Bruch: Symphonies Nos. 1 and 2 (CD review)

Michael Halasz, Staatskapelle Weimar. Naxos 8.570994.

Max Bruch (1838-1920) wasn't exactly renowned for his symphonies, even though he wrote three of them.  Violin concertos, yes, and cello concertos, choral works, and such. Consequently, we don't get many recordings of his symphonies, and whether you like them or not, it is instructive to have his first two on this disc, conducted by Michael Halasz and played by one of the world's oldest ensembles, the Staatskapelle Weimar.

Bruch started his Symphony No. 1 in E-flat major, Op. 28, in 1867, dead in the middle of the Romantic period of classical music. And it sounds it. The composer dedicated the work to Brahms, whose music obviously influenced him greatly, given that much of Bruch's first symphony reminds one of warmed-over Brahms.

There's a quiet beginning to the Allegro of the Symphony No. 1, followed by a big, theatrical central subject. Then, the Scherzo seems for all the world like something out of Mendelssohn's Midsummer Night's Dream, at least for a while before taking a turn at more original and more lyrical content.  Bruch marks the slow third movement "grave" for good reason, yet it is not entirely funereal. The final movement is the most innovative (and cheery) of the lot, pressing on with a lively rhythmic vigor.

Bruch wrote his Symphony No. 2 in f minor, Op. 36, in 1870. It's in three movements rather than the traditional four, three movements without a Scherzo; just two Allegros with an Adagio in between:  fast-slow-fast, much as a concerto might read.  The music is big and melodramatic, with shadings not only of Brahms again but of Beethoven and Schumann as well, yet with nothing as tuneful or engaging.

After listening to the album, I can understand why not many people have recorded the material before. The sad fact is, Bruch's first two symphonies are not very memorable or imaginative. The best I can say for them is that they are short, clocking in at about a half an hour each. Since I couldn't remember having heard either of them before, I couldn't tell you how well other conductors have interpreted them. However, I suspect that not even the most-resourceful conductor could do much more with the music than Maestro Halasz does.

Like the music itself, the sound on this 2010 Naxos album, recorded in 2008, is rather mundane and workaday, being a little on the dark, soft, cloudy, murky, harsh side. It's perfectly acceptable, mind you, just nothing to get too excited about, with little in it that impresses the listener much, little that provides the transparency, bass, or dynamic punch needed to bring it to life.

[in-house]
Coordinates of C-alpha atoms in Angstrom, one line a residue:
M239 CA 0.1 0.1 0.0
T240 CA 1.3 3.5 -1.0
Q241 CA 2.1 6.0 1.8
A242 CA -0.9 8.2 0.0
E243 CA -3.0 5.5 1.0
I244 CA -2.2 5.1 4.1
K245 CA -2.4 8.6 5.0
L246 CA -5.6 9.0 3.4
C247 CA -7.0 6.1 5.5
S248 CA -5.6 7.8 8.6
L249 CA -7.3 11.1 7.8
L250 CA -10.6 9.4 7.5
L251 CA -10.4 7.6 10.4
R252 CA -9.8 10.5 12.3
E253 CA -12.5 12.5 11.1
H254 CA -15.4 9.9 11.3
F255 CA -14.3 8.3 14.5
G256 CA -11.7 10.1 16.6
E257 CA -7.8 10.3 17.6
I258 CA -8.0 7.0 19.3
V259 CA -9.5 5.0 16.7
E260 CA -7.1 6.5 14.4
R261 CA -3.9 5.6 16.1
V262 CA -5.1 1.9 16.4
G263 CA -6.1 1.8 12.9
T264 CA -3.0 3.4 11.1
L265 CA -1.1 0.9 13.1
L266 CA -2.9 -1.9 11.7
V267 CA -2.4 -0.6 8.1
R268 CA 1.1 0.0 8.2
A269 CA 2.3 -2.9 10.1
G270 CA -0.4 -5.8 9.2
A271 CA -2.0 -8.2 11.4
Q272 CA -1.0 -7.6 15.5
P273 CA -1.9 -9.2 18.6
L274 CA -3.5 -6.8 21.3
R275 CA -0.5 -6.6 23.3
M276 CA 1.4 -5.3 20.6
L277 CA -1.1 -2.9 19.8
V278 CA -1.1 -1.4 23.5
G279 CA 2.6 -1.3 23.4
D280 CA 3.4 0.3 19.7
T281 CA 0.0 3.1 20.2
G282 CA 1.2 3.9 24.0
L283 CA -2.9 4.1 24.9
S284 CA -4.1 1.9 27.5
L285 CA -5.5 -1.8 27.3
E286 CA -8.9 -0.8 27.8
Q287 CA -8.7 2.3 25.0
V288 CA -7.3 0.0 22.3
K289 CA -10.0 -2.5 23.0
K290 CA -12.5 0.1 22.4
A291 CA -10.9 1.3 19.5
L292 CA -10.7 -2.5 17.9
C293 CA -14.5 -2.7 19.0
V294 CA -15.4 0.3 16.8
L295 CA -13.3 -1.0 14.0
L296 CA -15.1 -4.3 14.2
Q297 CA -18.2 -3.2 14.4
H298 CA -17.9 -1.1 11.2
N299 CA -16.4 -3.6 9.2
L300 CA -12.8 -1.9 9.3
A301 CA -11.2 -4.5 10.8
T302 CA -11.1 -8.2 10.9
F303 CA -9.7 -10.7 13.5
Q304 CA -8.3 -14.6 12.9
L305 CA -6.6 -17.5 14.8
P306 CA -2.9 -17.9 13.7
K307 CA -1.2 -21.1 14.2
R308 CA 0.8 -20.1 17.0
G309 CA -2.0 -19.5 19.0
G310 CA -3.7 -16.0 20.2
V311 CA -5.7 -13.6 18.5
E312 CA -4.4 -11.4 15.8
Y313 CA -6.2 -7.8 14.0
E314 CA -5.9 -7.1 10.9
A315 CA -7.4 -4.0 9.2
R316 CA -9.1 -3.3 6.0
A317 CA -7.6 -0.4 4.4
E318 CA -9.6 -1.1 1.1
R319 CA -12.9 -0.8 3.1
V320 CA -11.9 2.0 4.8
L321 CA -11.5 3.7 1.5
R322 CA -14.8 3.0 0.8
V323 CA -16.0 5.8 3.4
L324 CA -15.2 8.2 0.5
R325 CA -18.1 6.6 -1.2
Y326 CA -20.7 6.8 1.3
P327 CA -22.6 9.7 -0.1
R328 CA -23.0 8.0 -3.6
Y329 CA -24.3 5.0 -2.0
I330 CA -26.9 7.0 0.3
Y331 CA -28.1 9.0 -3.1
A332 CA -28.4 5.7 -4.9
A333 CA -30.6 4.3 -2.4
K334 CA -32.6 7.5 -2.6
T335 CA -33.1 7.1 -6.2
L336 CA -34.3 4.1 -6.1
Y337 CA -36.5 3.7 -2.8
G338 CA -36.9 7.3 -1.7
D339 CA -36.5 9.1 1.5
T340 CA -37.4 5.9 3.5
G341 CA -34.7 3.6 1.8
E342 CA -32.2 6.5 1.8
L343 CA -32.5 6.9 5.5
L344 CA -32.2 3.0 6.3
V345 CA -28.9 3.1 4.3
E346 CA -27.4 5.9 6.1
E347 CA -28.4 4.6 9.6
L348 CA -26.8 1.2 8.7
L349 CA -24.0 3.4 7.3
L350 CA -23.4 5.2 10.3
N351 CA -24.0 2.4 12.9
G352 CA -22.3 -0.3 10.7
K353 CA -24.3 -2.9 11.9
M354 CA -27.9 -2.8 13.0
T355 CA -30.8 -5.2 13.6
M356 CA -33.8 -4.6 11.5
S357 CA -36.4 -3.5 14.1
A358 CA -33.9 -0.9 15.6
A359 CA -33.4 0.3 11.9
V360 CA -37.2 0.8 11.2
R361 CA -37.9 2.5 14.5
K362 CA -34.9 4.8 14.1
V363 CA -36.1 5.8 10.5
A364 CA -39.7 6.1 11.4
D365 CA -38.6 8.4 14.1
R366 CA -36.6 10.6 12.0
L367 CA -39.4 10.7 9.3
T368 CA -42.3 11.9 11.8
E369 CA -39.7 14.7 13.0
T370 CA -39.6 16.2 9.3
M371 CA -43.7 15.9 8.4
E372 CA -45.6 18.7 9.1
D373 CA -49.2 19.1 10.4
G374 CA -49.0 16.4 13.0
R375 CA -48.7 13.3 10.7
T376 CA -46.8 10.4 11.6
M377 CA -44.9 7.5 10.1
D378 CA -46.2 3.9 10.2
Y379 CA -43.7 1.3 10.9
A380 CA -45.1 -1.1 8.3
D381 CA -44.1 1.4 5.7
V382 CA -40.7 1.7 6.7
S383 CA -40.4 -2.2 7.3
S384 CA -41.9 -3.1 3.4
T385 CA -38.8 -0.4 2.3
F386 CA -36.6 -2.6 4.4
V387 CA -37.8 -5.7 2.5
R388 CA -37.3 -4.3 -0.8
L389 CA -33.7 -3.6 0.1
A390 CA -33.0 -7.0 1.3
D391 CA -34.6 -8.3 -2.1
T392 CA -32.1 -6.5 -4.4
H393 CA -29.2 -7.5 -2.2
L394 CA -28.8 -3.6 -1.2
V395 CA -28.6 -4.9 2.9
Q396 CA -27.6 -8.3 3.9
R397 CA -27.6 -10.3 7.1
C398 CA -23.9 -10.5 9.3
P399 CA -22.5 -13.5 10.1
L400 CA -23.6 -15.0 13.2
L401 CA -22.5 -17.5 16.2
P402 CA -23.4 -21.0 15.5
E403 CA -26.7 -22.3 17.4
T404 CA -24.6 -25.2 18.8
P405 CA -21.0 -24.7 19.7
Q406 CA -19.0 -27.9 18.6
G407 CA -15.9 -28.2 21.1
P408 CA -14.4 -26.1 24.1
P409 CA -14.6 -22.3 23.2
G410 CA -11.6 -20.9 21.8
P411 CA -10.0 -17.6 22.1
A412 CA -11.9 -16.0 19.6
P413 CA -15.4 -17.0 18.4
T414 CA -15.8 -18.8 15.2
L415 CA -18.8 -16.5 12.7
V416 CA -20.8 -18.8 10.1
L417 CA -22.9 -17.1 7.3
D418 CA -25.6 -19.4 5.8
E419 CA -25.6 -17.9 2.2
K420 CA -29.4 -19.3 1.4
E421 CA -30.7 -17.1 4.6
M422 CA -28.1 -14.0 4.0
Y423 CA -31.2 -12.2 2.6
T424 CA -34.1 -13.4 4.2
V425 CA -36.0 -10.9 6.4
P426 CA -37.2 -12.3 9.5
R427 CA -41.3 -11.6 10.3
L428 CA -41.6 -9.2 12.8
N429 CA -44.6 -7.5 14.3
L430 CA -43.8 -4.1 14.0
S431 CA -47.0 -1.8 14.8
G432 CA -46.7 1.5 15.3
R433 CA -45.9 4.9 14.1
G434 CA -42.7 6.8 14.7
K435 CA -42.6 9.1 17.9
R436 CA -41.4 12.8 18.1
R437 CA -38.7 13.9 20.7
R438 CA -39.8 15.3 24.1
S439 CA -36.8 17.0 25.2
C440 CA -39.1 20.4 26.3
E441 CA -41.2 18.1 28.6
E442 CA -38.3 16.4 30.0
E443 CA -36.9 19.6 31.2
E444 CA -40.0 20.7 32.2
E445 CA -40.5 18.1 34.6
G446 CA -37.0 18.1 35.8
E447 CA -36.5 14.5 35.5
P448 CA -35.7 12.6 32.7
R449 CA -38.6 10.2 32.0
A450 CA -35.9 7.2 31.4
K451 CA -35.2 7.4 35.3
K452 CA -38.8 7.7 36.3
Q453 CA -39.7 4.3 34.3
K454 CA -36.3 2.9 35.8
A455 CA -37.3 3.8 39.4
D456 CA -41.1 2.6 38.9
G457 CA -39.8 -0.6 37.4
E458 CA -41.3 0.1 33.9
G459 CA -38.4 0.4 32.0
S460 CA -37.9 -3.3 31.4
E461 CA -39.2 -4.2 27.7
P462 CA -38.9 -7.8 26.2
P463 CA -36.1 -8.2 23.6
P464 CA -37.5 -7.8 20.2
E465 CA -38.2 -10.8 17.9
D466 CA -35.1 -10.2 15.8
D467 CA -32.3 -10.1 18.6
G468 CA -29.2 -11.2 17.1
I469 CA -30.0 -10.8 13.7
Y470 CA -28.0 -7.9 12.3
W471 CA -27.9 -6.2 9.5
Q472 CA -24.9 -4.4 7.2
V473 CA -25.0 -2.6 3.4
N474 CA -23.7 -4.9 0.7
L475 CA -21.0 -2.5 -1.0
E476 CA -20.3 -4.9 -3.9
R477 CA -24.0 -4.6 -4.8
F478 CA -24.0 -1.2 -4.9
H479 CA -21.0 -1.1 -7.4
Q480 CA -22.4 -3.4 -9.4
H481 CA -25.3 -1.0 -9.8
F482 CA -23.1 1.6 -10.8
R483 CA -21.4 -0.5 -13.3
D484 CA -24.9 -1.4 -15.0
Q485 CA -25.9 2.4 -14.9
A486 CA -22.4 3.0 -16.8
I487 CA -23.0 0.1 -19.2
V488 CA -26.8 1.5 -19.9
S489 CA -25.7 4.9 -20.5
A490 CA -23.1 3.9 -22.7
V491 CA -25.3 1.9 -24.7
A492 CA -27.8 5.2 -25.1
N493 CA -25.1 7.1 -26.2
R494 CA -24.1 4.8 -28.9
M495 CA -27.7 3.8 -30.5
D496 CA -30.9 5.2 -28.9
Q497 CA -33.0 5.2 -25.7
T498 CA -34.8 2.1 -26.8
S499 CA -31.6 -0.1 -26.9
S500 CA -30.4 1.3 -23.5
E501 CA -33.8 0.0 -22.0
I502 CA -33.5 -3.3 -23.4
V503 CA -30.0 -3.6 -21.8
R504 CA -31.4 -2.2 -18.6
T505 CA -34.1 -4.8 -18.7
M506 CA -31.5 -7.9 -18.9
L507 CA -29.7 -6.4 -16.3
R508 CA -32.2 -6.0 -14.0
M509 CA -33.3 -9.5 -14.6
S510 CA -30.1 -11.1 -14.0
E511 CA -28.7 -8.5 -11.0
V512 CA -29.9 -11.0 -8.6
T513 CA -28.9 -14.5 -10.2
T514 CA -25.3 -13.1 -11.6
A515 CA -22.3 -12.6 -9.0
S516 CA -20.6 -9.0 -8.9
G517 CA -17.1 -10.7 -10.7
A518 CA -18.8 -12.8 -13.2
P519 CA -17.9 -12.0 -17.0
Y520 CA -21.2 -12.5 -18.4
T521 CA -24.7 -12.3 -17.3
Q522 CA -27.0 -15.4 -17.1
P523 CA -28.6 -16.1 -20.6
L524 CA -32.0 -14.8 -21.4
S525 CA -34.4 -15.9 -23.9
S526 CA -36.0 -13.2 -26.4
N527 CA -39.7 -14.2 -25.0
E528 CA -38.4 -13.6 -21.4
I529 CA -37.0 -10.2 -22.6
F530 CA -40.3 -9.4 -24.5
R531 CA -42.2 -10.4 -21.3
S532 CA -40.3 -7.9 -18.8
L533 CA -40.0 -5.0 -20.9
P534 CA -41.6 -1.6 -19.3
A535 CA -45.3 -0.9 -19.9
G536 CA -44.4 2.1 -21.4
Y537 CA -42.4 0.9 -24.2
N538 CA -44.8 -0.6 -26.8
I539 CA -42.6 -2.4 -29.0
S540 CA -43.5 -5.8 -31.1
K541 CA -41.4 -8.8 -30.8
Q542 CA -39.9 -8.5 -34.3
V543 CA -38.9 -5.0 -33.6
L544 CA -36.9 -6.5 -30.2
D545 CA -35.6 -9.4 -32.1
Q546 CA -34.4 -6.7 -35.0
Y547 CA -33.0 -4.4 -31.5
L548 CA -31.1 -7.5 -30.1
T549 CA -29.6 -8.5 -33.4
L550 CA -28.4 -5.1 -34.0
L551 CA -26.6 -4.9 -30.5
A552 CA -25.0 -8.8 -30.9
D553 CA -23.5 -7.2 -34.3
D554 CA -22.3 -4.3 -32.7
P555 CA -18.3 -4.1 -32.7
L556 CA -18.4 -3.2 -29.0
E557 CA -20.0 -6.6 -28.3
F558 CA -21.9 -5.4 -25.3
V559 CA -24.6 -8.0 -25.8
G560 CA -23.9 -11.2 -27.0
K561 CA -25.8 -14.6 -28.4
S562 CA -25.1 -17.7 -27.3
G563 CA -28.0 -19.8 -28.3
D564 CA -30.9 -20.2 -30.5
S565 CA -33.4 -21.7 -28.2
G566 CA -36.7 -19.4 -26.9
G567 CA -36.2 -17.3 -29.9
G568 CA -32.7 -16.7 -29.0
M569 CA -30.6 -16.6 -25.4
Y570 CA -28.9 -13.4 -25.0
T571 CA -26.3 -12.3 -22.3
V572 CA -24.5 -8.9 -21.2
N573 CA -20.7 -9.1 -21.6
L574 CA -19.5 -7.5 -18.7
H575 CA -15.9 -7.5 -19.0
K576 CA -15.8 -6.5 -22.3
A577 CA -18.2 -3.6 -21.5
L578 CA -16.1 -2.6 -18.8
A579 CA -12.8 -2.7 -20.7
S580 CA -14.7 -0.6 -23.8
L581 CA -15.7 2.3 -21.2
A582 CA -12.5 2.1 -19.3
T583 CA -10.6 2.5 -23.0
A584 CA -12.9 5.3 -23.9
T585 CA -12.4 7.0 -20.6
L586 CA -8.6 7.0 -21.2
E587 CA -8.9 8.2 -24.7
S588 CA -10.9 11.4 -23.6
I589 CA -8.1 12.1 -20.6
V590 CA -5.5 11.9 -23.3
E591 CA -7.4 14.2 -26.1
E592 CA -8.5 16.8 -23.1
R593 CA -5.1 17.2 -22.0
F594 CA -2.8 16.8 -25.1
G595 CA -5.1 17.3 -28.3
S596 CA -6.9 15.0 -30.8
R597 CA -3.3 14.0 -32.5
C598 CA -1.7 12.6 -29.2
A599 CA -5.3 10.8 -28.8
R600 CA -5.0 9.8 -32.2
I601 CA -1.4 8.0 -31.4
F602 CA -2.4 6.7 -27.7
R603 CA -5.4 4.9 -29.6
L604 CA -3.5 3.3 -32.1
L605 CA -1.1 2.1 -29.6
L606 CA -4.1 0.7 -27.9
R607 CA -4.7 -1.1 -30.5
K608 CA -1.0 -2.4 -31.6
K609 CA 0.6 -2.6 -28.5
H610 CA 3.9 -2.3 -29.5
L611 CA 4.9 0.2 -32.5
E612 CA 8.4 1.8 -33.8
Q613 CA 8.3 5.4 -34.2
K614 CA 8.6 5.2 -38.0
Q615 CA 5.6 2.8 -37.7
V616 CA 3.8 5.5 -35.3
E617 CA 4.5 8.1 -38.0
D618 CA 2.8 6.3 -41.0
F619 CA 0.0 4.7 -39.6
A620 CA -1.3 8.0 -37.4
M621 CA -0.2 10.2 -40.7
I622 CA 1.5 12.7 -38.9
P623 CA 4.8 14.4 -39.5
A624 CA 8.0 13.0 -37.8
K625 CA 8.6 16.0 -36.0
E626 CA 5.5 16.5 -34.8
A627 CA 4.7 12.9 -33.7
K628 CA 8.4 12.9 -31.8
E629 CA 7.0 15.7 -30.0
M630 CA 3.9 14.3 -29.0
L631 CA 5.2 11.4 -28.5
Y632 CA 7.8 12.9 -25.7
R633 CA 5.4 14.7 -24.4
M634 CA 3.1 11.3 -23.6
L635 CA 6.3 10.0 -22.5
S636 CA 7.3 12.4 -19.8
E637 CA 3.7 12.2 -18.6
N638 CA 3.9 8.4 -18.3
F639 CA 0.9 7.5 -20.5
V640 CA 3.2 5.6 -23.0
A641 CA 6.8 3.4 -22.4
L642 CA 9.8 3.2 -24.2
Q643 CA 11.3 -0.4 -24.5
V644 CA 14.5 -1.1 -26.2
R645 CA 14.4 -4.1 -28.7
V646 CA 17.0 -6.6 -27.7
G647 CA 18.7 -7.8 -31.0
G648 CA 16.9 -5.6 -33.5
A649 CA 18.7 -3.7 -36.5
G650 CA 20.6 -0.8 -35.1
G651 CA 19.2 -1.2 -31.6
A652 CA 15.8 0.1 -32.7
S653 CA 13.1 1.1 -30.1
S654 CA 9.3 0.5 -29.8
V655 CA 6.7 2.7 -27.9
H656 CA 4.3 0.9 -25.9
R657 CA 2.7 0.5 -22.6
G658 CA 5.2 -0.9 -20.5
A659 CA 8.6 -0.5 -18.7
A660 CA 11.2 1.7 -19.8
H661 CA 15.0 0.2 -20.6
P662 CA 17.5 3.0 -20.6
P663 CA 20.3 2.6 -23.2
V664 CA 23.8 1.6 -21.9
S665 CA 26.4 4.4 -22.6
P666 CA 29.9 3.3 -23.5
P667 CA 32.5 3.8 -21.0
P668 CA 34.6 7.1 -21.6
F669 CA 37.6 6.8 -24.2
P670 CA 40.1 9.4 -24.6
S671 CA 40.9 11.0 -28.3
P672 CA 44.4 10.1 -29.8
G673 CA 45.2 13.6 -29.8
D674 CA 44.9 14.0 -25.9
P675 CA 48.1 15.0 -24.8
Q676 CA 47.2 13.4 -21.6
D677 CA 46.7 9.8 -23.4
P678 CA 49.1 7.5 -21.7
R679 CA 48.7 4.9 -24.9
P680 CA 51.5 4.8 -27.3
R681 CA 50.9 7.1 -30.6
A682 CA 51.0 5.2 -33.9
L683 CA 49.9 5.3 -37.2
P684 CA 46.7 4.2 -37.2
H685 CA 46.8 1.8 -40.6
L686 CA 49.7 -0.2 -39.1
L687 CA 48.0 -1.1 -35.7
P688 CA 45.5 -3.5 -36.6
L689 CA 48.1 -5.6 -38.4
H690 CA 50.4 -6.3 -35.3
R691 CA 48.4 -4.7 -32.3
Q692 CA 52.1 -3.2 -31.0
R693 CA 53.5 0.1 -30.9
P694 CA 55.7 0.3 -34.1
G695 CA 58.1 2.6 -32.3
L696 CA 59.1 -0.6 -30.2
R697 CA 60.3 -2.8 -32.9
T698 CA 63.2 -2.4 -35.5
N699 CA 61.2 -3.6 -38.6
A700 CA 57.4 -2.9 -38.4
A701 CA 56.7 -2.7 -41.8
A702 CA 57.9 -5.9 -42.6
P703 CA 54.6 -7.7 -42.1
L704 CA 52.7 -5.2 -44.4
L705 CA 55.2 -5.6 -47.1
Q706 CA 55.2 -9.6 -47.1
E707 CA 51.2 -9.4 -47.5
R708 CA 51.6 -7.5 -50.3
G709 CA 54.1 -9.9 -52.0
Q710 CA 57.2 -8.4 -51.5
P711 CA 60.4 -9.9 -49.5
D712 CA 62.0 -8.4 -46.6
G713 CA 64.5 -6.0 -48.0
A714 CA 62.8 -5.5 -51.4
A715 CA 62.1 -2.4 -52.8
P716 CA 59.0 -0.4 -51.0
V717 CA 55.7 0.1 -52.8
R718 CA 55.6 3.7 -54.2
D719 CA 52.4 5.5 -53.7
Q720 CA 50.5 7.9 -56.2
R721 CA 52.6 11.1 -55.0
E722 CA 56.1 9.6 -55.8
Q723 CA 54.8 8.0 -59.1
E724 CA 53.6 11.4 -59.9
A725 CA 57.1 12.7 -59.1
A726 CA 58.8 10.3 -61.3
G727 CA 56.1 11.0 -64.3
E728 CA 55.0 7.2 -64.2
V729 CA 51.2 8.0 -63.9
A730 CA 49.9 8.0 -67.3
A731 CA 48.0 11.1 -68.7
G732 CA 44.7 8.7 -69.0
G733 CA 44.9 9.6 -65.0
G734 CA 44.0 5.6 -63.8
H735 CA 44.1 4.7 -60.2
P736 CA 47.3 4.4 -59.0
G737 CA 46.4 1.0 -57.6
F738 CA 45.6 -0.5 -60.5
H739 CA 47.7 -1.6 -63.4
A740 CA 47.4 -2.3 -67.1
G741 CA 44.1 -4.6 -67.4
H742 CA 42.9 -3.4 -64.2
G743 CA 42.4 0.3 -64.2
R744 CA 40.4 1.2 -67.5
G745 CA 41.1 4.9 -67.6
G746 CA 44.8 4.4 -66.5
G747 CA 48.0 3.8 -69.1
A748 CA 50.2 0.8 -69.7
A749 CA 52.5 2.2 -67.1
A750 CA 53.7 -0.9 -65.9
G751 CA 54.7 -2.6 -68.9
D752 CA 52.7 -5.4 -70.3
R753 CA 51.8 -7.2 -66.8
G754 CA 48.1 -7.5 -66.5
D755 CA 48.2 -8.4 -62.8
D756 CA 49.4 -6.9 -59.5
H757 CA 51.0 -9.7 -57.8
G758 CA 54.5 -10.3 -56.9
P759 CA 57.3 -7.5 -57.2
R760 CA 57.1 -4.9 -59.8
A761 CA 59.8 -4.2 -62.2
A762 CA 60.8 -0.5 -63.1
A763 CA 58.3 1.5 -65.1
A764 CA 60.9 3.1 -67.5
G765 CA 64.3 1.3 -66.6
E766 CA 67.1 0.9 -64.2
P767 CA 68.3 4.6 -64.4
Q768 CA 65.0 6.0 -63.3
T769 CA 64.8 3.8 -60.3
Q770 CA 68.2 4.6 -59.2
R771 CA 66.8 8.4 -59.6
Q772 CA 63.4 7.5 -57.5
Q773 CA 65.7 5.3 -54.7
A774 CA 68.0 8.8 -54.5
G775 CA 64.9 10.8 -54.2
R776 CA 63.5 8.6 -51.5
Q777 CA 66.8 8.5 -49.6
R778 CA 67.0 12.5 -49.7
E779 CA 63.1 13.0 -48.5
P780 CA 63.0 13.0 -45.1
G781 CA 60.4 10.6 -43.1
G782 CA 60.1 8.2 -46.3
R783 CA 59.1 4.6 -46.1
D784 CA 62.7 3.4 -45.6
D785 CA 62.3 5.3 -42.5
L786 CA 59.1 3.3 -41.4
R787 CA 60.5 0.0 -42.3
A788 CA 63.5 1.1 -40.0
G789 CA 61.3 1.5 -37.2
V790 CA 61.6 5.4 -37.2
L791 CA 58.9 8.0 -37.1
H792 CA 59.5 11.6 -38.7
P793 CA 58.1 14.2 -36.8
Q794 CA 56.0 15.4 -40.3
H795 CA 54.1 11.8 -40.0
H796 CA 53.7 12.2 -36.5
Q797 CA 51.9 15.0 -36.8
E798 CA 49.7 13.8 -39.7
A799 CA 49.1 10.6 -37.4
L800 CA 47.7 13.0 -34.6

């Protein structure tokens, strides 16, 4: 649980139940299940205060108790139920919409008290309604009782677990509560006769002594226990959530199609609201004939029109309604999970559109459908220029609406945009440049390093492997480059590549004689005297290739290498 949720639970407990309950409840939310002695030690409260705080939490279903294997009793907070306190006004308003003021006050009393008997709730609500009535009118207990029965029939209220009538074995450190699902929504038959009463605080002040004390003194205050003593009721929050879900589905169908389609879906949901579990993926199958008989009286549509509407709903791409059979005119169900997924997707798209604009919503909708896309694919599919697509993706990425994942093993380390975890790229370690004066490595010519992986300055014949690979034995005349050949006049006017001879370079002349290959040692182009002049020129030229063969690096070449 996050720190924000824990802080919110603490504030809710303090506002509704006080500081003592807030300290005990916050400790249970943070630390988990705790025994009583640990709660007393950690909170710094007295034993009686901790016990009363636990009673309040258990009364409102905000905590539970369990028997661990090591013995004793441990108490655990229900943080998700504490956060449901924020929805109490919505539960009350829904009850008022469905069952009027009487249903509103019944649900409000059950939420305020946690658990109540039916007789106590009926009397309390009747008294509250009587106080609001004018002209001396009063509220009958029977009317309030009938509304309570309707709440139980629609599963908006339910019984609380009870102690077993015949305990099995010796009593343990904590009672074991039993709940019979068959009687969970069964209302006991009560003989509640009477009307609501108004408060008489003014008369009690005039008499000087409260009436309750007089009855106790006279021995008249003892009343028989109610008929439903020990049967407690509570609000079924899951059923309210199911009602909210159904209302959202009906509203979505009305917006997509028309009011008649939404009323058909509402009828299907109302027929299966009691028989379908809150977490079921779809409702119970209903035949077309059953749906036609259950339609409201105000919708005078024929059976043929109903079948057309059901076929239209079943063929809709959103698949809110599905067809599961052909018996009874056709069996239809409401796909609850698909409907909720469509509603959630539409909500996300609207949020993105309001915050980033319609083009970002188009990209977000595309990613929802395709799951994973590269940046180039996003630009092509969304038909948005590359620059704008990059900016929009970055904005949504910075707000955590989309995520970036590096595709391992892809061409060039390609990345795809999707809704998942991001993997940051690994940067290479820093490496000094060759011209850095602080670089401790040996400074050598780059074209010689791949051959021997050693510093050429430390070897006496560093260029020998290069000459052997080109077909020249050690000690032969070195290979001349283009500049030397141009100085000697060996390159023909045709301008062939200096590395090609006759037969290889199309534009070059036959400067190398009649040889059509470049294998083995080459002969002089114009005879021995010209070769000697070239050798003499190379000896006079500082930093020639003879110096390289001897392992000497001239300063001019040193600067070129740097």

JJP

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John J. Puccio

John J. Puccio

About the Author

Understand, I'm just an everyday guy reacting to something I love. And I've been doing it for a very long time, my appreciation for classical music starting with the musical excerpts on The Big John and Sparkie radio show in the early Fifties and the purchase of my first recording, The 101 Strings Play the Classics, around 1956. In the late Sixties I began teaching high school English and Film Studies as well as becoming interested in hi-fi, my audio ambitions graduating me from a pair of AR-3 speakers to the Fulton J's recommended by The Stereophile's J. Gordon Holt. In the early Seventies, I began writing for a number of audio magazines, including Audio Excellence, Audio Forum, The Boston Audio Society Speaker, The American Record Guide, and from 1976 until 2008, The $ensible Sound, for which I served as Classical Music Editor.

Today, I'm retired from teaching and use a pair of bi-amped VMPS RM40s loudspeakers for my listening. In addition to writing the Classical Candor blog, I served as the Movie Review Editor for the Web site Movie Metropolis (formerly DVDTown) from 1997-2013. Music and movies. Life couldn't be better.

Mission Statement

It is the goal of Classical Candor to promote the enjoyment of classical music. Other forms of music come and go--minuets, waltzes, ragtime, blues, jazz, bebop, country-western, rock-'n'-roll, heavy metal, rap, and the rest--but classical music has been around for hundreds of years and will continue to be around for hundreds more. It's no accident that every major city in the world has one or more symphony orchestras.

When I was young, I heard it said that only intellectuals could appreciate classical music, that it required dedicated concentration to appreciate. Nonsense. I'm no intellectual, and I've always loved classical music. Anyone who's ever seen and enjoyed Disney's Fantasia or a Looney Tunes cartoon playing Rossini's William Tell Overture or Liszt's Hungarian Rhapsody No. 2 can attest to the power and joy of classical music, and that's just about everybody.

So, if Classical Candor can expand one's awareness of classical music and bring more joy to one's life, more power to it. It's done its job.

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"Their Master's Voice" by Michael Sowa

"Their Master's Voice" by Michael Sowa